While HUD proposes to require PHAs to update the PNA annually (and wholly revise it once every 5 years), HUD proposes to minimize any burden associated with the updates by having the PNA submitted electronically via a mechanism that will allow HUD to both aggregate and analyze the PNA data. Moreover, the annual update of the PNA, as proposed to be required by this rule, will provide HUD with the information it needs to effectively monitor PHA performance with respect to the manner in which the PHA addresses capital repair needs and administers the Capital Fund. PNA updates will be used to show how PHAs reduce capital repair backlog in their inventory and will enable HUD to assess the impact on the physical needs of the entire public housing portfolio.
Annual Update. The specific procedures for annual PNA updates will be determined as the new PNA tool is developed, but HUD plans for these updates to be a simple process performed by PHA staff in an automated format. The PHA, at the conclusion of the fiscal year, would review the PNA that it had prepared and would eliminate capital costs for the year that just ended by eliminating estimated costs for capital improvements actually completed. For capital improvements that were not completed during the year that just ended, the costs for those incomplete improvements would be moved to a future year. The PHA would continue in this manner for each year until the next comprehensive PNA is performed to refresh the data. This is the standard process used in the management of multifamily real estate portfolios. In this way, the PHA and HUD will have continuous visibility of the effectiveness of Capital Funds for long- term capital and financial planning.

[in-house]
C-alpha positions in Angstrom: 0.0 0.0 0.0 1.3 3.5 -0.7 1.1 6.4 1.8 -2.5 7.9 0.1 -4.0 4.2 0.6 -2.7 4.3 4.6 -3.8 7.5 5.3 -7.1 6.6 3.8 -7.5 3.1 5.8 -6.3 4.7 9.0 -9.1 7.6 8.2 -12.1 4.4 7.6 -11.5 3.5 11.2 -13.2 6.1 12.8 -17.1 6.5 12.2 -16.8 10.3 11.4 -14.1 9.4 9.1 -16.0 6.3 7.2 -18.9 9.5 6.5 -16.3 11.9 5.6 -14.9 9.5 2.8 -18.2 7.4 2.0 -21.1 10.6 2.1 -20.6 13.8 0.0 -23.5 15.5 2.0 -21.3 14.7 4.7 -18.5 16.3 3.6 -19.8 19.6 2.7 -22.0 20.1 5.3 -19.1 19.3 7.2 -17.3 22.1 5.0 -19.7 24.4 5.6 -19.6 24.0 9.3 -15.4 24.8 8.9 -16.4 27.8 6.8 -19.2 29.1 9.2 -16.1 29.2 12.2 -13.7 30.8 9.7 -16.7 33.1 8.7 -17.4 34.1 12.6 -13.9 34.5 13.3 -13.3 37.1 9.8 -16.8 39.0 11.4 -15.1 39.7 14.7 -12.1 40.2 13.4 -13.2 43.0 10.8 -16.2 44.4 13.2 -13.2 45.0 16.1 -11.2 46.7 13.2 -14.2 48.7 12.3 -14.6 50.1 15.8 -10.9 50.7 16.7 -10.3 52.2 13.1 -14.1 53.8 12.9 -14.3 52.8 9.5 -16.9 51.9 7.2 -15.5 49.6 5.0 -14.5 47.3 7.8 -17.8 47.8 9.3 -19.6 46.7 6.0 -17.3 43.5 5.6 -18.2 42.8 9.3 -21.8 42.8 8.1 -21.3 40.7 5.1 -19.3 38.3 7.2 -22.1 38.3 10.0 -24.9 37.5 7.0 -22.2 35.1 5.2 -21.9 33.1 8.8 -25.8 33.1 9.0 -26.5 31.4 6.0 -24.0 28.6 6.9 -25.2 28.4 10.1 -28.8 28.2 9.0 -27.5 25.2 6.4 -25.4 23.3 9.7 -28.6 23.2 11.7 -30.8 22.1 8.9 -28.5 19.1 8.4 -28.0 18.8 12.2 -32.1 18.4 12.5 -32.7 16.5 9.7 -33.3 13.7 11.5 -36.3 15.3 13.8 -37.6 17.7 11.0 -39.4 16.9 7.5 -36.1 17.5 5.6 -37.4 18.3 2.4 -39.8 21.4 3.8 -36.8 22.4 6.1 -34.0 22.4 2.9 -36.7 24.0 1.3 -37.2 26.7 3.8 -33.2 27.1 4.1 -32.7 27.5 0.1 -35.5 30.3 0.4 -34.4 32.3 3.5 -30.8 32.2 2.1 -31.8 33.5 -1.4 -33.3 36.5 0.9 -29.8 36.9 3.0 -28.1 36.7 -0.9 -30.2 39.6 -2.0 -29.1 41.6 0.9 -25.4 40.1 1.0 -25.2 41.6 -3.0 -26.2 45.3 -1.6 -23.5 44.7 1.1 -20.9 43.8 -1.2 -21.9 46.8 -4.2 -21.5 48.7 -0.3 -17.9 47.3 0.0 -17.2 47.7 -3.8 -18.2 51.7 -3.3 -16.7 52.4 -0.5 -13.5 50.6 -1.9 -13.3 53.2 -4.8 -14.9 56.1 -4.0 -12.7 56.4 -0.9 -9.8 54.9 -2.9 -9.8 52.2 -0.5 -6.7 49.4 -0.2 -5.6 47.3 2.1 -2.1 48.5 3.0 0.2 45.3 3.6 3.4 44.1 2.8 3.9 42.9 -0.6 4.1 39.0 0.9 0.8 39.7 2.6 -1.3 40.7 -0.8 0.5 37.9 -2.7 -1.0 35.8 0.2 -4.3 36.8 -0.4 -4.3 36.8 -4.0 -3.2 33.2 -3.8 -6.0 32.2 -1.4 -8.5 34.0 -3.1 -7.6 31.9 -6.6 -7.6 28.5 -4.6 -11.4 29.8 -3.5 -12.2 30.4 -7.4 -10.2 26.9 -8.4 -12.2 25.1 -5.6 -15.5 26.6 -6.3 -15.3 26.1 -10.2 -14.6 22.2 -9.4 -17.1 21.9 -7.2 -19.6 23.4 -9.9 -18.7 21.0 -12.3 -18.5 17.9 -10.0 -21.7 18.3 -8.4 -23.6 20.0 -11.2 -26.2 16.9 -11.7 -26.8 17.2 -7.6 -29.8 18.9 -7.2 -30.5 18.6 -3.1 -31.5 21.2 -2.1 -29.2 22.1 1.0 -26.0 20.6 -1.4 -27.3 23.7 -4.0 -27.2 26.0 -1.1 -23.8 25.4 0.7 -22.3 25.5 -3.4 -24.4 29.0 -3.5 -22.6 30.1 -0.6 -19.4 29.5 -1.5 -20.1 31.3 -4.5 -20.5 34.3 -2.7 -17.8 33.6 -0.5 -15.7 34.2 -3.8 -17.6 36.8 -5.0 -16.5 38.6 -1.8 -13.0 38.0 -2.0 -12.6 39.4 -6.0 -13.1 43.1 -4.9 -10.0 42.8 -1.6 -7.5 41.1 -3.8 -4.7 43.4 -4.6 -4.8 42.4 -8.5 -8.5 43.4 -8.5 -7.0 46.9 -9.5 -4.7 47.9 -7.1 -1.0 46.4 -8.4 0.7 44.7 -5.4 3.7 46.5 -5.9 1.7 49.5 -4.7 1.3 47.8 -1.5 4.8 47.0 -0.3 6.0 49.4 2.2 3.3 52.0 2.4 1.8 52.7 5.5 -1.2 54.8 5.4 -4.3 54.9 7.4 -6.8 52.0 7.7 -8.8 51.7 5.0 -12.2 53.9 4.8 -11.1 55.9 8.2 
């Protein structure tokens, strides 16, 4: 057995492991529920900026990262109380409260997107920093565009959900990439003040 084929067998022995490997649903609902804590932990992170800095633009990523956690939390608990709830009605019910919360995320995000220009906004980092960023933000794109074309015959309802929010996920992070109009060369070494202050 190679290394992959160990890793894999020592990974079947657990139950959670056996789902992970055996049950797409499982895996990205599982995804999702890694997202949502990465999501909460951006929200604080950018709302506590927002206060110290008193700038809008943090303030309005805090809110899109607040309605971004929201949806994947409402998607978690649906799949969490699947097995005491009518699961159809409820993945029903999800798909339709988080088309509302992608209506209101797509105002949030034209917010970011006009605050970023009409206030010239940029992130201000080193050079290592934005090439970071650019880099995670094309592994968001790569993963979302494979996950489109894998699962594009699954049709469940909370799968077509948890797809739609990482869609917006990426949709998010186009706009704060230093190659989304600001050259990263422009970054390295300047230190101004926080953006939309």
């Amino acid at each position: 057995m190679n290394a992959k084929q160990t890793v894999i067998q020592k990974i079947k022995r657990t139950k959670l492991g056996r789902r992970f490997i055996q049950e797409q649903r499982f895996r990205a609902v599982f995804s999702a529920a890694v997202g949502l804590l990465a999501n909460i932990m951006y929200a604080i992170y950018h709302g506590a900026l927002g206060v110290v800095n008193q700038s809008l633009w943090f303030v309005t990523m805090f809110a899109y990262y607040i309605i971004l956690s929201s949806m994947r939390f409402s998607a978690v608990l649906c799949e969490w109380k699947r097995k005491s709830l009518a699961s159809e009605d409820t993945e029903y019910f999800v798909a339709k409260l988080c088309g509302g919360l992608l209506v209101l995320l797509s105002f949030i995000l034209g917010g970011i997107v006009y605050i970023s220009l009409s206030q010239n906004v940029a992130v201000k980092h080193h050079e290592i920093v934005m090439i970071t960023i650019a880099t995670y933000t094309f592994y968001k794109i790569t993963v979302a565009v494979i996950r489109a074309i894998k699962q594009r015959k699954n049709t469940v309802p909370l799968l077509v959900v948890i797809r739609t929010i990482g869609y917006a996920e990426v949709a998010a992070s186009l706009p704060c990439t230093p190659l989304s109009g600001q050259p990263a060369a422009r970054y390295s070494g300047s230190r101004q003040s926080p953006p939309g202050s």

Initial Submission and Transition. HUD plans to require that the PNAs, as proposed, be required only after the appropriate submission and evaluation systems are developed. Additionally, for the first two PNAs and first two energy audits, HUD may establish different dates for the submission of this information, recognizing that the initial effort to aggregate PNA and energy audit data may not allow for integration of the information into the 5-year reporting format as contemplated. For example, the 5-year planning cycle places many PHAs in a timeframe to submit their 5-year plans in Fiscal Year (FY) 2011. The new HUD PNA format is not anticipated to be available for use before FY 2012. HUD has provided initial guidance to PHAs to extend their existing PNAs and delay performance of a wholly new PNA until availability of the new PNA tool. It is envisioned that PHAs will report on their 5-year plan in FY 2011 on the basis of their existing PNA, as extended. The PHA will then perform the new PNA when the PNA tool becomes available in 2012. Since the new PNA will provide a 20-year schedule and would be updated annually by the PHA, adequate information from the 2012 PNA would exist for the PHA to use as the basis for its 5-year plan of 2016. The next PNA would be performed in 2020, in advance of the PHA's 5-year plan for 2021. Thereafter, the timing of completion of new PNAs shall be aligned to support more directly the 5-year PHA plan cycle.